HBS Level 5 Leadership

My response to the HBS article Level 5 Leadership, the Triumph of Humility and Fierce Resolve:

I’m not really sure where to start with my response.  Collins is definitely a good writer and the article was very easy to read.  As much as I believe in what he’s saying it’s hard to swallow at times.  Circuit City is closing its stores and he had Alan Wortzel, the former CEO, labeled as a level 5 leader.  This is the same type of leader that he’s labeled as the type of person that selects great successors so that companies continue to succeed even after they’ve departed.  Knowing that, it makes some of his claims hard to agree with. 

I do believe in humility though, but not in a shy non-aggressive way.  As he describes, it’s humility that packs a behind closed doors punch, the same humility that is backed by fierce resolve as he calls it.  It’s that these individuals are so engaged by progress there’s just no time for boasting.  They wouldn’t boast anyways because I believe these are the type of individuals that learned through high school that socially they aren’t anything outstanding.  It’s another reason why these level 5 people pour so much effort into progress and resolve.  That’s the situation where they feel most comfortable and where they get the most positive feedback.

I loved what Darwin Smith, the CEO of Kimberly-Clark, said “I never stopped trying to become qualified for the job”.  These level 5 leaders know what to do, but have a small part of themselves that don’t believe their own hype.  They doubt their own accomplishments just enough to keep themselves humble.  Mentally though, these type of people are extremely confident and are very quick to find answers.  They are passionately engrossed in finding solutions.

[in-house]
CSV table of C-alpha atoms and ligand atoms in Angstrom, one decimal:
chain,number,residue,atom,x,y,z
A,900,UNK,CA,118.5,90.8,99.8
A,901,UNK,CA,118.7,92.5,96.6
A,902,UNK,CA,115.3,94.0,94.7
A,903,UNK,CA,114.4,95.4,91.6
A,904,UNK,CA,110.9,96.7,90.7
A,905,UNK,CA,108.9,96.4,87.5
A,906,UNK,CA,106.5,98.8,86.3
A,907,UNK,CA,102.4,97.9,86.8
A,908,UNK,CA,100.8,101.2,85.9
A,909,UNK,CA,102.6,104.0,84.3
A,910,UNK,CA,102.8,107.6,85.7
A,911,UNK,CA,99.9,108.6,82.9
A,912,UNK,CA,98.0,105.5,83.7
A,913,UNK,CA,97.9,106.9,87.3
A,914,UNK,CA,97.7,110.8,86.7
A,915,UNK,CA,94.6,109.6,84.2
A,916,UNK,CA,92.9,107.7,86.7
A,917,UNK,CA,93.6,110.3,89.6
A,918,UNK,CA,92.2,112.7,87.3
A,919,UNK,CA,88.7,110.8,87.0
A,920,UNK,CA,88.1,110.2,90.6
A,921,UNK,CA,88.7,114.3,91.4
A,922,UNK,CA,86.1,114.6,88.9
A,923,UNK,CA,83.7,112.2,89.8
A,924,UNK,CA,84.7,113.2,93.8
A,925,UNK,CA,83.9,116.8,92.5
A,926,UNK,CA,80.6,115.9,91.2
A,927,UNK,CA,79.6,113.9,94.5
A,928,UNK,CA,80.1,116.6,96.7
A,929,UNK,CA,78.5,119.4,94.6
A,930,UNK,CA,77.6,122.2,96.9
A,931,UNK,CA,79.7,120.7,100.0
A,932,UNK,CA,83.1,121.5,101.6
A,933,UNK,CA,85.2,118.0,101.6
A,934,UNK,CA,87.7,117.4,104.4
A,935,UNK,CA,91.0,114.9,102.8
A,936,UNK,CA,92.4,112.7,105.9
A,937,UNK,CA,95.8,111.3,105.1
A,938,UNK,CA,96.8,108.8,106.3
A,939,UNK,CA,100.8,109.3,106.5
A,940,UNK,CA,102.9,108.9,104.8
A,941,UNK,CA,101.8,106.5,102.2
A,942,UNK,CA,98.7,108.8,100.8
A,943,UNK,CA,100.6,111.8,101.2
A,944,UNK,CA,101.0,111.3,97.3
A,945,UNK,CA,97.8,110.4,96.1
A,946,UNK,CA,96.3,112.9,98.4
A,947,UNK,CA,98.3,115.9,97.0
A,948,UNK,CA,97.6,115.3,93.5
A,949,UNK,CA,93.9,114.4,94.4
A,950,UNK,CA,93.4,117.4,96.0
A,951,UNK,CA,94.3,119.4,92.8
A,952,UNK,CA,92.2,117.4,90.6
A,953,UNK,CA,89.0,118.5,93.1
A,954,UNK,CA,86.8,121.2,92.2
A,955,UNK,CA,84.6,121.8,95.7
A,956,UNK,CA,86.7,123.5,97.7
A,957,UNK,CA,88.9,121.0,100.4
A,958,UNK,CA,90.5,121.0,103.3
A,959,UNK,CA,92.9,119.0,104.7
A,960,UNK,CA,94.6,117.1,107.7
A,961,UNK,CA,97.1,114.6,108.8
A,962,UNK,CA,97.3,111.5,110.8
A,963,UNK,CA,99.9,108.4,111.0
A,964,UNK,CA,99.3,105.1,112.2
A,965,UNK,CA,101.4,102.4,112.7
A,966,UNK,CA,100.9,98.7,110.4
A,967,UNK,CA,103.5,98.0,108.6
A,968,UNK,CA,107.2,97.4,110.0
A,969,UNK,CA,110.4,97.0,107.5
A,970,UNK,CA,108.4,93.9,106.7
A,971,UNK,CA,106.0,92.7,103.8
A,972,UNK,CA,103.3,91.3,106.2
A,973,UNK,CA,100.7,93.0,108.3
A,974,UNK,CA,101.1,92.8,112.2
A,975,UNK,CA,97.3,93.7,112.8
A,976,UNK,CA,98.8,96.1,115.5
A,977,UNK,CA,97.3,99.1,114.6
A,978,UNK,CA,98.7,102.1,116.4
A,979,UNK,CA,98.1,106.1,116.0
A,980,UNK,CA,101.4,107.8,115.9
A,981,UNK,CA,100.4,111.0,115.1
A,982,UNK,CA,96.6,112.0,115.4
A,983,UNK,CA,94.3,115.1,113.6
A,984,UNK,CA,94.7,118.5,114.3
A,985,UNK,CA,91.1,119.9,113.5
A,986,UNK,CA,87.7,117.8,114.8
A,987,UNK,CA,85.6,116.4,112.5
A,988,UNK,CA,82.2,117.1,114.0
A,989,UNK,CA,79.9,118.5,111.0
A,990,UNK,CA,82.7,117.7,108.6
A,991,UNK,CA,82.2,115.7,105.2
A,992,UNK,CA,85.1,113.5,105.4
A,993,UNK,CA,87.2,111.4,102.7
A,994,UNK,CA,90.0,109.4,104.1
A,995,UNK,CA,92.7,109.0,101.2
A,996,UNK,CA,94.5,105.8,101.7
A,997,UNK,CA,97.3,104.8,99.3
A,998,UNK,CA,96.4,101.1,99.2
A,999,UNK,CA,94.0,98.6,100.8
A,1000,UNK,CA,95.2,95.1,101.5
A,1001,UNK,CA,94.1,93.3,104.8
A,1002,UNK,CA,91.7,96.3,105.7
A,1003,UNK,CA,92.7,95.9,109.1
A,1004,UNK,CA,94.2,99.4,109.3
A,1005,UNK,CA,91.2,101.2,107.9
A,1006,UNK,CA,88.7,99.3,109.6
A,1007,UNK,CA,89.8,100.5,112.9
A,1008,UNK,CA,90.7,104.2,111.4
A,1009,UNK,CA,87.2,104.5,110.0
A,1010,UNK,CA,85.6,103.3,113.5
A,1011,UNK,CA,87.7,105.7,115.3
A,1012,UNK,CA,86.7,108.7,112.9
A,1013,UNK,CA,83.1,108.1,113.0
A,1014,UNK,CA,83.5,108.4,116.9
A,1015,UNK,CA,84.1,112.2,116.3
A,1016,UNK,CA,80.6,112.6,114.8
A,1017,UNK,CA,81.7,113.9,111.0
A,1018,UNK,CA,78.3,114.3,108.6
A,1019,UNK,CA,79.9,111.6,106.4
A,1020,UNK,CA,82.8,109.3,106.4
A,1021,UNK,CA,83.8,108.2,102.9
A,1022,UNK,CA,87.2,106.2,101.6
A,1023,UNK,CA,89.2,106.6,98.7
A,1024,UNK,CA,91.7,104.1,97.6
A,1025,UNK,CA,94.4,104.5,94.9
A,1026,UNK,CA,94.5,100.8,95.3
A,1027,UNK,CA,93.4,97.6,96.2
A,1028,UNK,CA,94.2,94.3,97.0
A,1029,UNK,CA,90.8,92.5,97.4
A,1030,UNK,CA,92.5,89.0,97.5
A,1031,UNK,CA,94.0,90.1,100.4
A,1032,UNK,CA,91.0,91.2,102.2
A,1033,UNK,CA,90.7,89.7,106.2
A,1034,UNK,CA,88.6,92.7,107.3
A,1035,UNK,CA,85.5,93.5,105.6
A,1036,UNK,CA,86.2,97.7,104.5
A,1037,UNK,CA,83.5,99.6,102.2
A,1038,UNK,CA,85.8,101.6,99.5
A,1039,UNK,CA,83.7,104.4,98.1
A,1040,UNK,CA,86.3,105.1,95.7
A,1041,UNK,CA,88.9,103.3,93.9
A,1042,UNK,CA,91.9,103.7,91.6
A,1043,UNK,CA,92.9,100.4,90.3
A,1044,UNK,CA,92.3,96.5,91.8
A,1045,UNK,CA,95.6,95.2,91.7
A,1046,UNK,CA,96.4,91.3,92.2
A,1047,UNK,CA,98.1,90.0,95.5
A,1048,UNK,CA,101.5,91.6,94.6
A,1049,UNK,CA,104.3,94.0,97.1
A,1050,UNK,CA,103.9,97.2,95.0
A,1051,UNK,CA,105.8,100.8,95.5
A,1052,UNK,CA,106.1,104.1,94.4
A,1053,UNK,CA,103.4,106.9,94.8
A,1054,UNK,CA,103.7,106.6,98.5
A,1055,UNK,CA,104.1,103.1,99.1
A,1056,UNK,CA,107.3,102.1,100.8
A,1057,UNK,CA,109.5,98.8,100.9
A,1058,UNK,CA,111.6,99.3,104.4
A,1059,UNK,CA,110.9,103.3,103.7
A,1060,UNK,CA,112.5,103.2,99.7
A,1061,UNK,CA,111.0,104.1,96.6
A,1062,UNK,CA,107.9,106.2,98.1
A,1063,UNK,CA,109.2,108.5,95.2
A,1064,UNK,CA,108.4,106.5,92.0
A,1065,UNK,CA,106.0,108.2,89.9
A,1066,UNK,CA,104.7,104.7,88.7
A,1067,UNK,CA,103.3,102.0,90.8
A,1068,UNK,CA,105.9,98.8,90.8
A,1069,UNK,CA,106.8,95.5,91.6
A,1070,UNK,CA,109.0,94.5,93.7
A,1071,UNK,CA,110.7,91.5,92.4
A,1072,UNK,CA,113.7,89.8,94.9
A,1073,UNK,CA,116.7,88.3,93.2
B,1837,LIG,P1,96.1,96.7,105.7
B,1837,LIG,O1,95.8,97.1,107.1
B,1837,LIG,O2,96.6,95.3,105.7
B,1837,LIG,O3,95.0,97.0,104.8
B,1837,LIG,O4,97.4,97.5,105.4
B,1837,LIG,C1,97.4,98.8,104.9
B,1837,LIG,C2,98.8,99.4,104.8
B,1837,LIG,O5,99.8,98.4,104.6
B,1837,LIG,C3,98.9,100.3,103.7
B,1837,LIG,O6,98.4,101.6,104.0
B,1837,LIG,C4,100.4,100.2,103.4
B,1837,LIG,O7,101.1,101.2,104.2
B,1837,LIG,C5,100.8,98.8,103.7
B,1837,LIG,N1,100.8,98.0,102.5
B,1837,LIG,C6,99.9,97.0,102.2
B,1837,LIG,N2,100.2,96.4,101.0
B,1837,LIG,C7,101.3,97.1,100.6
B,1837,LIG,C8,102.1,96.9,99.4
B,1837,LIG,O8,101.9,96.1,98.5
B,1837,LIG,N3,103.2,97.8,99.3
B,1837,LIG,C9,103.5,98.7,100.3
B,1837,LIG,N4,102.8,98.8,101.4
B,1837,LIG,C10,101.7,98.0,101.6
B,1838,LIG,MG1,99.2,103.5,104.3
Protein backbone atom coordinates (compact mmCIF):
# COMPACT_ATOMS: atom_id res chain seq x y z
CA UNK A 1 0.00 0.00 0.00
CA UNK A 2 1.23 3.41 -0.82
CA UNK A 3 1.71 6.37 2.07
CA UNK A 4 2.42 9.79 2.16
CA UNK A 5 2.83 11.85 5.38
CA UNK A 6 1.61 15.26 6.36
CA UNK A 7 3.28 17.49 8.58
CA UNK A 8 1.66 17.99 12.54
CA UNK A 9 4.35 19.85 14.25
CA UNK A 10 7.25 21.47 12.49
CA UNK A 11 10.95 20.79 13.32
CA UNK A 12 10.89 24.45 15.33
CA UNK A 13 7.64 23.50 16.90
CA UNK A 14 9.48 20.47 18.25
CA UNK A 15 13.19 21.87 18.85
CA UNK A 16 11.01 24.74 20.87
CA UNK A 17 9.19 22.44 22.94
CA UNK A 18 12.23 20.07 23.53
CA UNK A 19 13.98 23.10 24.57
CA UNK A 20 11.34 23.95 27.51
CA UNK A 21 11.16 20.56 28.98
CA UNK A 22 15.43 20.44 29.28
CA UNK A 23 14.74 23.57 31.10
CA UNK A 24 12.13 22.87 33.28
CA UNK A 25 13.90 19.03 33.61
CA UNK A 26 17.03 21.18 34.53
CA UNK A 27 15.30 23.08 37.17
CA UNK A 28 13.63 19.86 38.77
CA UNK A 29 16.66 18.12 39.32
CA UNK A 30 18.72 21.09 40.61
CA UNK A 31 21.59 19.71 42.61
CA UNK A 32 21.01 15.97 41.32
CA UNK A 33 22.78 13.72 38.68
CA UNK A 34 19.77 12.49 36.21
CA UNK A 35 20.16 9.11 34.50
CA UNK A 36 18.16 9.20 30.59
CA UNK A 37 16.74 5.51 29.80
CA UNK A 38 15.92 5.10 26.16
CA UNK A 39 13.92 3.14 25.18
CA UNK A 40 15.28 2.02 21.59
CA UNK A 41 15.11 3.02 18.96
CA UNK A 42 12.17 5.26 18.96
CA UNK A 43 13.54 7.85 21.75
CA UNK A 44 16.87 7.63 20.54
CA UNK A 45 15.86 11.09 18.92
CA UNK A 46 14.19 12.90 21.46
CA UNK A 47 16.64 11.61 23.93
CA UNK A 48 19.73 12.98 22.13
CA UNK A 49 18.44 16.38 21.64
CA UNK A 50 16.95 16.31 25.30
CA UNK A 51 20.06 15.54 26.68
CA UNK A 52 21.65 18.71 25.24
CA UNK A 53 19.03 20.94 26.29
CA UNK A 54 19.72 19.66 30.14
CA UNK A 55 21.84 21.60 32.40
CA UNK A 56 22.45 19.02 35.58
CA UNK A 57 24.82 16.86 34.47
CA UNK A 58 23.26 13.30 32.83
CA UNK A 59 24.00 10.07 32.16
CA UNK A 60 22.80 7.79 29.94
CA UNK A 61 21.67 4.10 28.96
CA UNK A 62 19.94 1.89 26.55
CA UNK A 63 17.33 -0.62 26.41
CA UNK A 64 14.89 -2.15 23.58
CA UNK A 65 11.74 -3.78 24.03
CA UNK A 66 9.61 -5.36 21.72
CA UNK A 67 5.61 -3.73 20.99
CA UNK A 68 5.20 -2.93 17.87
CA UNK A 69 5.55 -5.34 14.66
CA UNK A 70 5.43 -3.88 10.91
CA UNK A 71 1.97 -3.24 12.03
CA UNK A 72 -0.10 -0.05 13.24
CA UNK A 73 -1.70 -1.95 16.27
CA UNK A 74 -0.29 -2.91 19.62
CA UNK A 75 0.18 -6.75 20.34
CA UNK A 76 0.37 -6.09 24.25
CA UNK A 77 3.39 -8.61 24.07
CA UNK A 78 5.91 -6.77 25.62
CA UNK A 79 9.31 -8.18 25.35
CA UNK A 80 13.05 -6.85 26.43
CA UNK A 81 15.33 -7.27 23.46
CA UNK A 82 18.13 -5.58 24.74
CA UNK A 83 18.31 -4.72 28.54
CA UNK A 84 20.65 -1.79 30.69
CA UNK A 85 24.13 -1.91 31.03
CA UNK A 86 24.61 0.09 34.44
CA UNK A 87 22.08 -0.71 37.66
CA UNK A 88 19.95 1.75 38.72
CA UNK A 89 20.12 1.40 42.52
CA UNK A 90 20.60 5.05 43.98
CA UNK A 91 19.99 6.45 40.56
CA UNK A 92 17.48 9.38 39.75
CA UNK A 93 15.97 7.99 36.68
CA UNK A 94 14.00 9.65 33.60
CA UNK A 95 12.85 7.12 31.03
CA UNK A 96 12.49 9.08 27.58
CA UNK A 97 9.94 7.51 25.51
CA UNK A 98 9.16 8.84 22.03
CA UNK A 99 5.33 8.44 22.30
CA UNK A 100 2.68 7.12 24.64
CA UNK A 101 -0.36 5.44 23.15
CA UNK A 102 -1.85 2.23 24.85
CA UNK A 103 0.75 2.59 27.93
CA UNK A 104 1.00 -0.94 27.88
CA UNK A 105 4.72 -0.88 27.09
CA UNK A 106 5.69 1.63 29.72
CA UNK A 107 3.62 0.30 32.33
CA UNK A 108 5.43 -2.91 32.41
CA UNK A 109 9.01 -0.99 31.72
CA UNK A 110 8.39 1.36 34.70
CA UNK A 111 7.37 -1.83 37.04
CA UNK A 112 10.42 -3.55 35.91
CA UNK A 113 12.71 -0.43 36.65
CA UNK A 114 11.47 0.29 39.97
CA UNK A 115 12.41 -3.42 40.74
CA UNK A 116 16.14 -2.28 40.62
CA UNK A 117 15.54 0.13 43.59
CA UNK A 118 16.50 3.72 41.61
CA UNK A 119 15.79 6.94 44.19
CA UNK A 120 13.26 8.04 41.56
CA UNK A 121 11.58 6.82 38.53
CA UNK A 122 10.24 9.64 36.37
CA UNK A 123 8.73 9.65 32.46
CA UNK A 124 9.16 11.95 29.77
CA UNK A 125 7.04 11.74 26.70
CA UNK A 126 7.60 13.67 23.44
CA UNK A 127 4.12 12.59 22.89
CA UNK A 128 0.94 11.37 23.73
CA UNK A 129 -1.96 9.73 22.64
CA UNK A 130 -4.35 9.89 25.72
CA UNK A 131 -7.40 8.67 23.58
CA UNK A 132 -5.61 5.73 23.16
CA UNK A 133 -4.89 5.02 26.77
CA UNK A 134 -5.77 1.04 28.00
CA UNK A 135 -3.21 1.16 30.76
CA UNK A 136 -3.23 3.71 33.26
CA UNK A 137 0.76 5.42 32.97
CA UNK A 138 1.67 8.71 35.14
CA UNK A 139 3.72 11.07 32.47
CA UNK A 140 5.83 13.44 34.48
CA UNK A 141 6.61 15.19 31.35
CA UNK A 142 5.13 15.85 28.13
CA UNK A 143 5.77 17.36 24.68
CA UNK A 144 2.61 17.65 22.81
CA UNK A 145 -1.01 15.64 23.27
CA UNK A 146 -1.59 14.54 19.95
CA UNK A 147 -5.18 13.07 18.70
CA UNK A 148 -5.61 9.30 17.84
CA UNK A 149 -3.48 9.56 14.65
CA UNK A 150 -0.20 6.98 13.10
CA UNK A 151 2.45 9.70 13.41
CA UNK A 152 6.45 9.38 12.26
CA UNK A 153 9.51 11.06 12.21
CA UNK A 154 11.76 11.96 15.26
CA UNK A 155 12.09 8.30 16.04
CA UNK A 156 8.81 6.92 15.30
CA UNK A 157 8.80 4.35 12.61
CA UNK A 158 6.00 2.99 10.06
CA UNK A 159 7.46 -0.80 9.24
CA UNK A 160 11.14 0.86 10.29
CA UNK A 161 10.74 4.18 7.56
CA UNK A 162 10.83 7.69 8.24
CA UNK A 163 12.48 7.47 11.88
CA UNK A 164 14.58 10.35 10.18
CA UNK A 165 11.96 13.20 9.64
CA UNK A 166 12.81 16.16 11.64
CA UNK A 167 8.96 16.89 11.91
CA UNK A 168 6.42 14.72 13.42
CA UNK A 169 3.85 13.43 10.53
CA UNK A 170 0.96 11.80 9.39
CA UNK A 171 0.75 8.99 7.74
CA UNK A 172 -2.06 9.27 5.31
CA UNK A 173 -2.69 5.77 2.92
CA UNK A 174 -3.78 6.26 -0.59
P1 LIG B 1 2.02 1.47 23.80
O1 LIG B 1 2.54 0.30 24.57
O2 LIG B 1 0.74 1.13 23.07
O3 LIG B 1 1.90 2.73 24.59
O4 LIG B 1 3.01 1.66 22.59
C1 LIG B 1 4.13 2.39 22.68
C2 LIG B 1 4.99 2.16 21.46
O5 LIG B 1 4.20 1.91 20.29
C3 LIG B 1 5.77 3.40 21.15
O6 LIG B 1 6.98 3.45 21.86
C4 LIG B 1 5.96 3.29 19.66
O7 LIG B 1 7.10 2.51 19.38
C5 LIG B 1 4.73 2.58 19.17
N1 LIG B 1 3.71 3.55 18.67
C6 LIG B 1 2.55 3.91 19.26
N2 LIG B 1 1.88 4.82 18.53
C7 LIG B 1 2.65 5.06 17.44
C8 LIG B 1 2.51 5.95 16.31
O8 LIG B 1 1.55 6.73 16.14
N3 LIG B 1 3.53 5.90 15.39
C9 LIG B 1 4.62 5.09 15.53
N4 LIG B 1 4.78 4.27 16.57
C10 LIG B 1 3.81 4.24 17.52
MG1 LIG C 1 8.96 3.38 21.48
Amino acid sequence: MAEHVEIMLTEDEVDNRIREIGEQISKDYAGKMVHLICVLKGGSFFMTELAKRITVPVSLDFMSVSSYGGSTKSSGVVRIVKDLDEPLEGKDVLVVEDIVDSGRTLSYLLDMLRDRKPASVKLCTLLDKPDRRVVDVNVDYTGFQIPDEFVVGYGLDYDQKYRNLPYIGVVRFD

Collins doesn’t believe that these 11 leaders that he’s talking about actually should credit luck as a benefactor.  Although, that’s the difference, to these leaders they recognize that part of it is luck and had nothing to do with them.  They just took what they had and worked with it.  It wasn’t about anything else besides doing the best with what you had.  These people always are working on something.  There’s no such thing as ‘down time’ for their minds. 

I believe that they’re drive is about reaching mastery in what they’re doing.  They don’t see it as this though.  That’s what so great about these leaders.  For them just about doing better and knowing that you can always do better.  As Daniel Pink describes, they’re continually approaching mastery believing that they will never get there, but they’re personalities tell them to keep working.  They just naturally work.  It’s where they find comfort.  Great article, great points, but unfortunately not all of the examples actually support his explanations.


The Dean’s Disease

My response to The Dean’s Disease: How the Darker Side of Power Manifests Itself in the Office of the Dean: